Monday, 18 August 2014

Minimally Disruptive Medicine

"With regards to the chronic diseases, less can be more." The Wall Street Journal published that statement on the 8th of April last in an interview with Dr. Victor Montori, a diabetologist and Director of "Health Care Delivery Research Program" at a Mayo Clinic in Rochester. Dr. Montori told the journalist that one of the best strategies for the clinical management of patients with more than one chronic disease is to know how to slow down, namely how to give clinical practice some rest.

Reporter: What is minimally disruptive medicine?

Dr. Montori: Is the health care designed to achieve objectives of improved health for patients with various chronic conditions leaving the smallest possible footprint in their lives? To achieve this, patients and clinicians should jointly make decisions about which treatments are best suited to the patient’s lifestyle.

In this article published in the British Medical Journal in 2009, Carl May, Victor Montori, and Frances Mair christened the concept of "minimally disruptive medicine" applied to complex chronic patients. "It's about adjusting treatment plans to the realities of the daily lives of people suffering from various diseases," they say. "We must strive to rise above the kind of medicine that these patients receive too often – being referred to several specialists, which in turn provide uncoordinated recommendations and requirements that leads them to poly-pharmacy and iatrogenic caused by unpredictable interactions. In this practice, which the authors called "fractured medicine", patients feel more overwhelmed by the burden of treatment than by the weight of their diseases.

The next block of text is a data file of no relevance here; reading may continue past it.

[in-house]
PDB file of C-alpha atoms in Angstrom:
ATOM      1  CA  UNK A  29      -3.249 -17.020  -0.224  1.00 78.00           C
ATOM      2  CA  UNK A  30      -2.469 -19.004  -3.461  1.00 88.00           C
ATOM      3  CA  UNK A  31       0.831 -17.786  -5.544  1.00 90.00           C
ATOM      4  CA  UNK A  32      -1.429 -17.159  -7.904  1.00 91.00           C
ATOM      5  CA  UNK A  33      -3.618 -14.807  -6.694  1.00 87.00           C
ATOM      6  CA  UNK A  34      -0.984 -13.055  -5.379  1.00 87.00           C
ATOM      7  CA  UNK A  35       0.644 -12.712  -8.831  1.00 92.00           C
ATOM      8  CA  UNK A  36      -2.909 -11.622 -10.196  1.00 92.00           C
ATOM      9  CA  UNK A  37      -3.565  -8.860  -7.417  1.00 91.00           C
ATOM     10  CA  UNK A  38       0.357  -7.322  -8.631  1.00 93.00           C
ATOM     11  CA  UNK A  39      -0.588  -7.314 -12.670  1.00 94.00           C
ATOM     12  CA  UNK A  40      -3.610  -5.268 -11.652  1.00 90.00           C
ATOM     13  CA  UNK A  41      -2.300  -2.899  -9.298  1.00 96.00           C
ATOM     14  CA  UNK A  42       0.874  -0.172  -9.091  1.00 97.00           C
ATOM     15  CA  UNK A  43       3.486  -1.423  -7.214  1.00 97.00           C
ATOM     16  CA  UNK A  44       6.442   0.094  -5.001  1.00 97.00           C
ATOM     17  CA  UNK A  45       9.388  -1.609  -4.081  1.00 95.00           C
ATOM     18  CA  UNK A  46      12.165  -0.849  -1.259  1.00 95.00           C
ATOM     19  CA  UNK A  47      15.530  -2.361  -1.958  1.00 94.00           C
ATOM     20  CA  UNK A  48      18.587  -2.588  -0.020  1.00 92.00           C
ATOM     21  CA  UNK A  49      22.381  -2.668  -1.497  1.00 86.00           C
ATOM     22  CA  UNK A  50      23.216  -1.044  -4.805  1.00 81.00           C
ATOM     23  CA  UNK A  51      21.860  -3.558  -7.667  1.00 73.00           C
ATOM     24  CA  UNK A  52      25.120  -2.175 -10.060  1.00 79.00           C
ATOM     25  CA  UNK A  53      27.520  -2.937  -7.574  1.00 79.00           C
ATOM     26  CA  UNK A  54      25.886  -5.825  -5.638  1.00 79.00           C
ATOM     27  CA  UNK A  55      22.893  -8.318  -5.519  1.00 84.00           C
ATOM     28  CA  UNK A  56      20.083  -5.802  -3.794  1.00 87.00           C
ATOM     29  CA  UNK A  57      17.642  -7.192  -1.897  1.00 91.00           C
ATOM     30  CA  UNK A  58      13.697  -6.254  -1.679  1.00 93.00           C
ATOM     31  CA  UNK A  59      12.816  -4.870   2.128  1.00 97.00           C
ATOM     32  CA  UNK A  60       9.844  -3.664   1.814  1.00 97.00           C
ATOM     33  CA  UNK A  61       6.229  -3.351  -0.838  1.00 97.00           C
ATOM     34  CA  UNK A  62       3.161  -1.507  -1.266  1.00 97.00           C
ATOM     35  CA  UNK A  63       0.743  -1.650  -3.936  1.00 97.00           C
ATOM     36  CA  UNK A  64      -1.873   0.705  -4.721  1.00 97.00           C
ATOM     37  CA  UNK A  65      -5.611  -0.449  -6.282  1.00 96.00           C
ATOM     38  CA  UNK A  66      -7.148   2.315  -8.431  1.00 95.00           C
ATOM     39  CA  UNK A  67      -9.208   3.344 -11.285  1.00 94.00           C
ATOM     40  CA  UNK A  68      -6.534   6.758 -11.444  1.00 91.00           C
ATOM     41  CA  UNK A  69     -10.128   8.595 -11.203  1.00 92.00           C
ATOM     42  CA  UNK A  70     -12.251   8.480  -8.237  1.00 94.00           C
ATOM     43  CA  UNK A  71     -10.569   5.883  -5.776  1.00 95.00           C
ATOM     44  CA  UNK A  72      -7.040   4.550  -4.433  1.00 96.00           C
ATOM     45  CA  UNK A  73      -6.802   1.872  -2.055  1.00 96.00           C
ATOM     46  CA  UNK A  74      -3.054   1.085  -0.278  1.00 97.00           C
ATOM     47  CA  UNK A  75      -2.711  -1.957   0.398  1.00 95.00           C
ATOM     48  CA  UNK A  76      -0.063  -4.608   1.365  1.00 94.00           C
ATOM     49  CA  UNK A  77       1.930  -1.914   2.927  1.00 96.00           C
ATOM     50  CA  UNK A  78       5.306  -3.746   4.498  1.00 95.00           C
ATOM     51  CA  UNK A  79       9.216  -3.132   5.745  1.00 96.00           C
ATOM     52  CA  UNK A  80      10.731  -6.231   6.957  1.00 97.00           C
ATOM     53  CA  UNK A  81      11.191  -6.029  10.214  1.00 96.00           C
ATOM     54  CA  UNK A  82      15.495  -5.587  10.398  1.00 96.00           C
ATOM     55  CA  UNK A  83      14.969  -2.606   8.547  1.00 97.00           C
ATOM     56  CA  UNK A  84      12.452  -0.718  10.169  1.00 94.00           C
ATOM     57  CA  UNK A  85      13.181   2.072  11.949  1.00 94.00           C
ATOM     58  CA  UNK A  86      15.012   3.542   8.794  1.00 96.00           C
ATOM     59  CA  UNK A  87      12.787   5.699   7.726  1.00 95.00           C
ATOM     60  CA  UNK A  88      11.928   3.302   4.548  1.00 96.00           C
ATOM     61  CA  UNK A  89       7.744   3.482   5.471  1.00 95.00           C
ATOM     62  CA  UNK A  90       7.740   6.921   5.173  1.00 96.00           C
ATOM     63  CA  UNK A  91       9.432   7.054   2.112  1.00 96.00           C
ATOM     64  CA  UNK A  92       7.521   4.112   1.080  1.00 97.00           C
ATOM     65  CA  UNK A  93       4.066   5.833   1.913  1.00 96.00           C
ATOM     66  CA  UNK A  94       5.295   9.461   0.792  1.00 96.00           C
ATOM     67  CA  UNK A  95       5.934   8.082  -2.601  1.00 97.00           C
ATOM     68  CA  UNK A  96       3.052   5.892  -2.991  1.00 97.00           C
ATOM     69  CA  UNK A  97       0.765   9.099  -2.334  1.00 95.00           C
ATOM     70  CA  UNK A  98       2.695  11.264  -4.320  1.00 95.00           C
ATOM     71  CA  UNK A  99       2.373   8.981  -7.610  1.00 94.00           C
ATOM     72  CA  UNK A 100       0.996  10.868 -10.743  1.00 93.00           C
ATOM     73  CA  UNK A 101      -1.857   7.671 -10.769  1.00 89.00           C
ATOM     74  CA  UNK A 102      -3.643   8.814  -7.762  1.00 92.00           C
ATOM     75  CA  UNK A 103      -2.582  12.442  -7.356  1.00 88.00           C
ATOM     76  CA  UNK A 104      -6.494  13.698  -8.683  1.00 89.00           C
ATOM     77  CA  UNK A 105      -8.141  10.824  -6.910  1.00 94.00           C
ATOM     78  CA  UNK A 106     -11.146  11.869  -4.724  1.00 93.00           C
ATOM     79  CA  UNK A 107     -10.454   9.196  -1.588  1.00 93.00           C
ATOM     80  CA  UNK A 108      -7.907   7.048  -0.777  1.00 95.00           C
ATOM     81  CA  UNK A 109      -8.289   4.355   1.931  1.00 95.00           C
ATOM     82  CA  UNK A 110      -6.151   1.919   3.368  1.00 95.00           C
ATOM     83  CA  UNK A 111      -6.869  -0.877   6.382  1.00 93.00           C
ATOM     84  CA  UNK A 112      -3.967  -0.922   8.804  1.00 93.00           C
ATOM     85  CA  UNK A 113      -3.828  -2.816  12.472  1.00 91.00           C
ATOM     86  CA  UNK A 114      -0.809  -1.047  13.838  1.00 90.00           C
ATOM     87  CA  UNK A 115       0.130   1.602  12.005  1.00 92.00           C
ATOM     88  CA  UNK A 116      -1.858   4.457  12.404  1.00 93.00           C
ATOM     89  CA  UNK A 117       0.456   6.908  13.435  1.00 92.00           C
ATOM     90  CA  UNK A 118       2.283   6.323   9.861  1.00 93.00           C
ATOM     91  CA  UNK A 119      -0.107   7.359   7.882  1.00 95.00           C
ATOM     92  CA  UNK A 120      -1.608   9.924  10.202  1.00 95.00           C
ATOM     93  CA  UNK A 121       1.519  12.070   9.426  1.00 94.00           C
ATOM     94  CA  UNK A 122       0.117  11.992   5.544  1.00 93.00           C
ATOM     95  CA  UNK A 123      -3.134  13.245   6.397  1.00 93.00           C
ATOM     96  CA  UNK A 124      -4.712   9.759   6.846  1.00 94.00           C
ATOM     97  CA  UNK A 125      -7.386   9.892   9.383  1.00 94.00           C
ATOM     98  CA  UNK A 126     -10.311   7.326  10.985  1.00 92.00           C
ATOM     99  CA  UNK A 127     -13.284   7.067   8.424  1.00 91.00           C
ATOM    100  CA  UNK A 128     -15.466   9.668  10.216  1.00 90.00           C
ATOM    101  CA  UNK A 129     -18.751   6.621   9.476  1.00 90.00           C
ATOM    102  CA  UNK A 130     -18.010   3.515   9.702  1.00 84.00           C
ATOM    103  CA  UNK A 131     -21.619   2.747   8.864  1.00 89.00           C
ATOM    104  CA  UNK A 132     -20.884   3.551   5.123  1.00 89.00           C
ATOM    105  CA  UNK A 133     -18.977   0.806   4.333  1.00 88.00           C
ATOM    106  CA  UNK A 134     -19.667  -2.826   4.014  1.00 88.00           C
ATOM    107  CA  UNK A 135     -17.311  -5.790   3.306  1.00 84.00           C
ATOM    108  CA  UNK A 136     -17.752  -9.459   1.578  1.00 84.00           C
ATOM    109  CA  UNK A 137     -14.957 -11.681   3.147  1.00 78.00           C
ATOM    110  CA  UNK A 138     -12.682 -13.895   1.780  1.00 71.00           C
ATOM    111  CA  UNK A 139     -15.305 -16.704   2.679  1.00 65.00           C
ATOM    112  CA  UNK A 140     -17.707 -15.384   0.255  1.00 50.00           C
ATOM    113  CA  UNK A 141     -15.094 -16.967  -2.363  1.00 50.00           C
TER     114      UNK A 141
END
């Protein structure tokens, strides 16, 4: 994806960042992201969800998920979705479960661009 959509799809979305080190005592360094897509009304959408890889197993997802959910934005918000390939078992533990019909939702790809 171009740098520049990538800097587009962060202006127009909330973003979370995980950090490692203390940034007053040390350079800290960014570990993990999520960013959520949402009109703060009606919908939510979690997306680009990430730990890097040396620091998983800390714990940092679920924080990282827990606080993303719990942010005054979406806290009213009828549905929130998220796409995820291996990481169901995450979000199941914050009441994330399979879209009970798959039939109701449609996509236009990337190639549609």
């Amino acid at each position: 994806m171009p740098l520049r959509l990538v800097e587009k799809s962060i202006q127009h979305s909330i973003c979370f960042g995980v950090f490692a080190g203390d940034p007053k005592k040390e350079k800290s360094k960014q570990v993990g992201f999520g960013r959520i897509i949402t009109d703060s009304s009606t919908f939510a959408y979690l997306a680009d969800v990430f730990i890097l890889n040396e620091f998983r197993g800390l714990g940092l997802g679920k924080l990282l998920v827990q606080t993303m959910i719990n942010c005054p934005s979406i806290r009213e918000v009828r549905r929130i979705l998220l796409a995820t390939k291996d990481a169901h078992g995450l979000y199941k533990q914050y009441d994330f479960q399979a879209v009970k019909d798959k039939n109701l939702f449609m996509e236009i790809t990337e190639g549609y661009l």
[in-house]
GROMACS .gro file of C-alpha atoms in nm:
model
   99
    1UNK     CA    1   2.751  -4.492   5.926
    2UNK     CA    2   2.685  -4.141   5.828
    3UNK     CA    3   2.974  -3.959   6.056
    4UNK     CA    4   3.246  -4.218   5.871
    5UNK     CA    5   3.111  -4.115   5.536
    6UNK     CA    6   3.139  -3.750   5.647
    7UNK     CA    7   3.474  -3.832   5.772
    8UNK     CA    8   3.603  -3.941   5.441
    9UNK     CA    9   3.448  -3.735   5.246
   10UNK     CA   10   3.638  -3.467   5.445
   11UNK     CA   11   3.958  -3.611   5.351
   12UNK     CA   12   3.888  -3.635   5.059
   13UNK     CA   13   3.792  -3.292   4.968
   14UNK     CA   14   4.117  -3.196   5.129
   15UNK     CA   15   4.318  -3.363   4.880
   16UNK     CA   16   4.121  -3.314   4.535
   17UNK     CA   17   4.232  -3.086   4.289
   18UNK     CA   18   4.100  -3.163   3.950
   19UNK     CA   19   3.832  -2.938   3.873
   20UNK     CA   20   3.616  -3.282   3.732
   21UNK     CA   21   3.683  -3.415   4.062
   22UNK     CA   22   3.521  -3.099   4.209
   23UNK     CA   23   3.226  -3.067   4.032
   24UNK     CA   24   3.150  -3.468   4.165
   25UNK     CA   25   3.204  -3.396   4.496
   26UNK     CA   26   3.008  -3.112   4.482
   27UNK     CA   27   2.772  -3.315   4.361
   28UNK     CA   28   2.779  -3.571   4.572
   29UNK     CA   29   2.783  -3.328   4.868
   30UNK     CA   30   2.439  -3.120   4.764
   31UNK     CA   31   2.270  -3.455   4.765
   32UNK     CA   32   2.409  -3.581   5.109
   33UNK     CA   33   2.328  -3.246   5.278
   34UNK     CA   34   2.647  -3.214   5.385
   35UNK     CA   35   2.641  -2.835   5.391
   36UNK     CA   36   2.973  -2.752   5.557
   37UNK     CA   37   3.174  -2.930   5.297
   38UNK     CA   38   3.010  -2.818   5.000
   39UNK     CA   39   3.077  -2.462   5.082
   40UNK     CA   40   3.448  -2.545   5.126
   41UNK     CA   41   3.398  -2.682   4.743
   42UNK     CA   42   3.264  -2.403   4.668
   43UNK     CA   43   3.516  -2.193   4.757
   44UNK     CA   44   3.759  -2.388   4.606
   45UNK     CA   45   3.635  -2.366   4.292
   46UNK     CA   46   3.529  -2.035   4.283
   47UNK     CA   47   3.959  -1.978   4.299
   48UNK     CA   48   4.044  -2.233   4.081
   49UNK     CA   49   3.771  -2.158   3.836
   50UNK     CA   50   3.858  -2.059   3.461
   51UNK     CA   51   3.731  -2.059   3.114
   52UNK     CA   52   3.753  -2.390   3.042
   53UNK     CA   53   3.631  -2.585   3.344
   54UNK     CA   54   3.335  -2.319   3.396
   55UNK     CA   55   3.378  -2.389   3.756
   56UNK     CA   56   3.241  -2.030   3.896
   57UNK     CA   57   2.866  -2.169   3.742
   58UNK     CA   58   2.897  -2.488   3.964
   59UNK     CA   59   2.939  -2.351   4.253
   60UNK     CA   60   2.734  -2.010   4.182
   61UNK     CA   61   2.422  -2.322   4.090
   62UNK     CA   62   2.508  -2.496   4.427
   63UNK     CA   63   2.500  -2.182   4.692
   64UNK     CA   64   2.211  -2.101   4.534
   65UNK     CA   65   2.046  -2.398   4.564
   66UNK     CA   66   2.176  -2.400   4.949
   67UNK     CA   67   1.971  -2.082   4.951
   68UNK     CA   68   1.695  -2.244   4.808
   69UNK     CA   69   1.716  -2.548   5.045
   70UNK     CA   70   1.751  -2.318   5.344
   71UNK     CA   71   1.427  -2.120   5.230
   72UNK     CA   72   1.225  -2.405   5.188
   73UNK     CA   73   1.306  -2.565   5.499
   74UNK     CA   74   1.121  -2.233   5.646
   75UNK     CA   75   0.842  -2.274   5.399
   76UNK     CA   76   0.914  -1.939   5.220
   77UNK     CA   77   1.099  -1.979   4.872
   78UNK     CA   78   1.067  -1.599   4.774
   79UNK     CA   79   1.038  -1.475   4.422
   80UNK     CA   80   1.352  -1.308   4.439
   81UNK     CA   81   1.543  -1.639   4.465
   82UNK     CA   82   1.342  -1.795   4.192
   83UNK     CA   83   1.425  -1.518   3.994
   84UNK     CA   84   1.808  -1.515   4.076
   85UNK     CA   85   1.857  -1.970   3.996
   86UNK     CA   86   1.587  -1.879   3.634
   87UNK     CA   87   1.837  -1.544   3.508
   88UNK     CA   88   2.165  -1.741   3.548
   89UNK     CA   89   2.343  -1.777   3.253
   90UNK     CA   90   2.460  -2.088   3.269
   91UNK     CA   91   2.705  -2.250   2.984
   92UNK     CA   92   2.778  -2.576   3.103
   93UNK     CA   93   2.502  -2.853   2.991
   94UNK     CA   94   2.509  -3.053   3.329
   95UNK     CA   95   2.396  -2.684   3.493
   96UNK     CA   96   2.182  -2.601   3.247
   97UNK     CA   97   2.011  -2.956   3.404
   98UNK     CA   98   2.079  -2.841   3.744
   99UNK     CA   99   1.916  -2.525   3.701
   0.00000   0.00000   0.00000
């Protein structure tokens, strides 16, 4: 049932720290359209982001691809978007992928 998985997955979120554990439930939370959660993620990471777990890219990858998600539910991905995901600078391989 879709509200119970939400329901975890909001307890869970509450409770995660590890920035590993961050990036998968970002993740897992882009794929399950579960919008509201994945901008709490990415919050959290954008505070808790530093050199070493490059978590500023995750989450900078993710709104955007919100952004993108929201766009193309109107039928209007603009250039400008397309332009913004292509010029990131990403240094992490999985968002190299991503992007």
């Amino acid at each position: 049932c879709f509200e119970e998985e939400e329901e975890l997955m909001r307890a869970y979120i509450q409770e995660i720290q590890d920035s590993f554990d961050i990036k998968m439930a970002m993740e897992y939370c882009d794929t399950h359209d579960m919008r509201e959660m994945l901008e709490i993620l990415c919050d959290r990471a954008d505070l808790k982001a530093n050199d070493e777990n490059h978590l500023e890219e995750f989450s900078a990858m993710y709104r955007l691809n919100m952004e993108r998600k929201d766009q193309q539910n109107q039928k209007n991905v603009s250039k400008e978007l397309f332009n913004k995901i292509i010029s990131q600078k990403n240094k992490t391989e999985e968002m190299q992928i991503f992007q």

The 4 Principles of minimally disruptive medicine

To overcome "fractured medicine", the supporters of this way of doing things which is closer to the real needs of patients with complex health requirements, believe that the "minimally disruptive medicine" should be based on the following principles:
  1. One must know how to recognize the weight of the overload. To act rightly, one must first understand the magnitude of the problem. Has the patient understood the instructions given? Is the treatment being followed? What does the patient think about his/her treatment plan?
  2. Coordination of clinical practice should be promoted. The necessary clinical leadership to bring order to the "fractured medicine" can only be obtained from primary care units.
  3. EBM methodology should be extended to co morbidity. Clinical trials often exclude patients with co morbidity, but it's time to promote studies that contain at least the most frequent combinatorial pathologies.
  4. Should prioritize from the patient's perspective. If the patient can not, or will not, face a heavily overloaded treatment, nor is willing to bear the risks of interactions, then the time has come to listen. As doctors, don’t doubt that this is very helpful.
The practical part

In this other work which is much more up to date and also published in the BMJ by two professors at Cambridge, practical advice is being offered on how continuity of care for complex chronic patients can be provided. I think that nowadays with the widespread development of specific programs for chronicity, some of these recommendations may be helpful. If you already have them in mind - so much the better.
  • It is very useful that complex chronic patients have a reference doctor and a nurse.
  • In scheduling visits, these reference professionals should be chosen "by default".
  • The references must have a (non-variable) cover of two or three other professionals for when they are not available. The patient should know and accept this.
  • Patients should be able to schedule visits online and make inquiries via e-mail.
  • Patients must be informed that having this exclusive access means that sometimes they must have patience and wait to be served.
  • The compliance with these recommendations must be assessable and appropriate incentives for professionals must be developed.
Finally, if you want to know more about it, I have selected a video where Dr. Victor Montori explains the approach of "minimally disruptive medicine" from the program that he leads at the Mayo Clinic.

Jordi Varela

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